Posting on ghost and internal boards should now work HOWEVER, links will not while an issue with recaptcha (antispam) is worked out

Okay...NOW /vp/'s images should be restored, an interrupt to the copy left a lot out that should now be there.

min 25 years to break even for WI taxpayer subsidy to Foxconn for factory

No.167789 ViewReplyOriginalReportDownload thread
MILWAUKEE -- Wisconsin taxpayers won't break even on the proposed Foxconn deal for at least 25 years. Non-partisan budget analysts at the Capitol said Tuesday, August 8th that's only if Foxconn keeps its commitment to build a $10 billion plant and hire 13,000 people. If people from Illinois make up more than 10 percent of Foxconn's workforce, or if the company falls short of 13,000 employees, taxpayers won't be made whole until beyond 2045. The analysis got to lawmakers Tuesday, two days before a planned committee vote. Democrats said the new details made them more likely to vote no.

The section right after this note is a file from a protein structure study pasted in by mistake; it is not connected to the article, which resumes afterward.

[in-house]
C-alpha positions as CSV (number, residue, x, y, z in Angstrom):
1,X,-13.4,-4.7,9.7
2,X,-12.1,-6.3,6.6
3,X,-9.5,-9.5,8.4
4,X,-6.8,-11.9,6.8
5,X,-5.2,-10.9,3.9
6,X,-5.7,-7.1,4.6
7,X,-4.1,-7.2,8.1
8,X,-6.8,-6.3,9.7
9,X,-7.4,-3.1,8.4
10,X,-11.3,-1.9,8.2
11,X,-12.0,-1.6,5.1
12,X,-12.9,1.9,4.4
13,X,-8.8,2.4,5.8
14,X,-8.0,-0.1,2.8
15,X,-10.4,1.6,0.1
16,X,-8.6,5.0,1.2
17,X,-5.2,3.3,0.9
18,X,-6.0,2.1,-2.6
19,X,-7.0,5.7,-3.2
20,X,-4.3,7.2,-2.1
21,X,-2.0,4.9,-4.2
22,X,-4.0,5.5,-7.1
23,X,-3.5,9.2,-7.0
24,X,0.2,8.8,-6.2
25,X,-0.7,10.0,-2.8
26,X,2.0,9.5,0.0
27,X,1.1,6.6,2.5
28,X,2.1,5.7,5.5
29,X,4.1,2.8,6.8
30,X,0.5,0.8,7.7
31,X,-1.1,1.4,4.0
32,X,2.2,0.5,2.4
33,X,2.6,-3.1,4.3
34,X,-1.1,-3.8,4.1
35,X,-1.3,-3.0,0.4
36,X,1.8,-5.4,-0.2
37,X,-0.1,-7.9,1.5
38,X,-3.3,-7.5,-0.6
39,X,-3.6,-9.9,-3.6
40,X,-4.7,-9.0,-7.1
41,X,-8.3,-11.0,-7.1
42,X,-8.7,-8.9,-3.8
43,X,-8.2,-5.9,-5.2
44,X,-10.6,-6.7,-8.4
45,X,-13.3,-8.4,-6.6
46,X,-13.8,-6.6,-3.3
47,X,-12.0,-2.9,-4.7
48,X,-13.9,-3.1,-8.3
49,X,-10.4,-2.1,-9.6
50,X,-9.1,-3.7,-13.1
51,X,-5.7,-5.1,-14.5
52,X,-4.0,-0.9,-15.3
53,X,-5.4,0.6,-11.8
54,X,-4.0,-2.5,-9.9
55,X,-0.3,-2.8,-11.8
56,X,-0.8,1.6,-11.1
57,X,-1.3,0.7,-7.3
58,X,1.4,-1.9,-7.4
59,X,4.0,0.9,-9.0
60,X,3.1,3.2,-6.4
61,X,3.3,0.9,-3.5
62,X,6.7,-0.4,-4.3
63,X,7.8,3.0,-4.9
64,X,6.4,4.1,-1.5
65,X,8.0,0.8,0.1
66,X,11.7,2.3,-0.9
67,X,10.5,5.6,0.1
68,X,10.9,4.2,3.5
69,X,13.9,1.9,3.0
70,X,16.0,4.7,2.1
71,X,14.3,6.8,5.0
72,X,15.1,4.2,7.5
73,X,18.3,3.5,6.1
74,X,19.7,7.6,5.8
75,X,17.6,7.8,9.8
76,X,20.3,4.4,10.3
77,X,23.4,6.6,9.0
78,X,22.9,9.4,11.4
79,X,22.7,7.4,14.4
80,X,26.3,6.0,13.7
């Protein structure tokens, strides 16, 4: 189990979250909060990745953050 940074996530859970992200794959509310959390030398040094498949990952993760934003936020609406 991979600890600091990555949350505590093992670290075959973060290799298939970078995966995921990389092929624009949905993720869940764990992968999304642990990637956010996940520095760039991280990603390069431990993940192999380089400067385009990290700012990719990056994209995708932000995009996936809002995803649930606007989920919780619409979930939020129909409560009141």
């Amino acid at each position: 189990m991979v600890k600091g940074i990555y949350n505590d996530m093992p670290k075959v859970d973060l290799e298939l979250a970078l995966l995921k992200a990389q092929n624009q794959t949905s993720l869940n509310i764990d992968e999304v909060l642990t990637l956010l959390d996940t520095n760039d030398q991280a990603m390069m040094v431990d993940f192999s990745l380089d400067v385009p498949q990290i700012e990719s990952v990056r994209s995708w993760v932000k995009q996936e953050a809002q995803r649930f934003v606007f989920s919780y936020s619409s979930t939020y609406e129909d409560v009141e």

>"I think we really need to put the brakes on this, really slow down and vet this bill to make sure we get the right deal for Wisconsinites," Rep. David Crowley, D-Milwaukee said.

>Governor Scott Walker responded by comparing the Foxconn deal to the Green Bay Packers signing DE Reggie White -- calling both "transformational." Walker said the deal is about more than the effect on tax revenue.

>Foxconn was the focus of a town hall meeting in Milwaukee Tuesday night -- where some asked whether it's worth it.

>The meeting was hosted by Rep. Jonathan Brostoff, D-Milwaukee, who doesn't like the deal to bring Foxconn to Wisconsin.

>"I just don't know how it can be done right," a speaker said.

>"I want ironclad guarantees. I want a piece of that man's flesh if they back out of here," a speaker said.

>After the announcement Foxconn could create up to 13,000 jobs in SE Wisconsin, some were skeptical Tuesday about the potential deal that lured the electronics manufacturer.

>"It turns out the more details that come out, the worse this deal looks," Brostoff said.

>Brostoff said a tax incentives package that could reach up to $3 billion isn't worth it.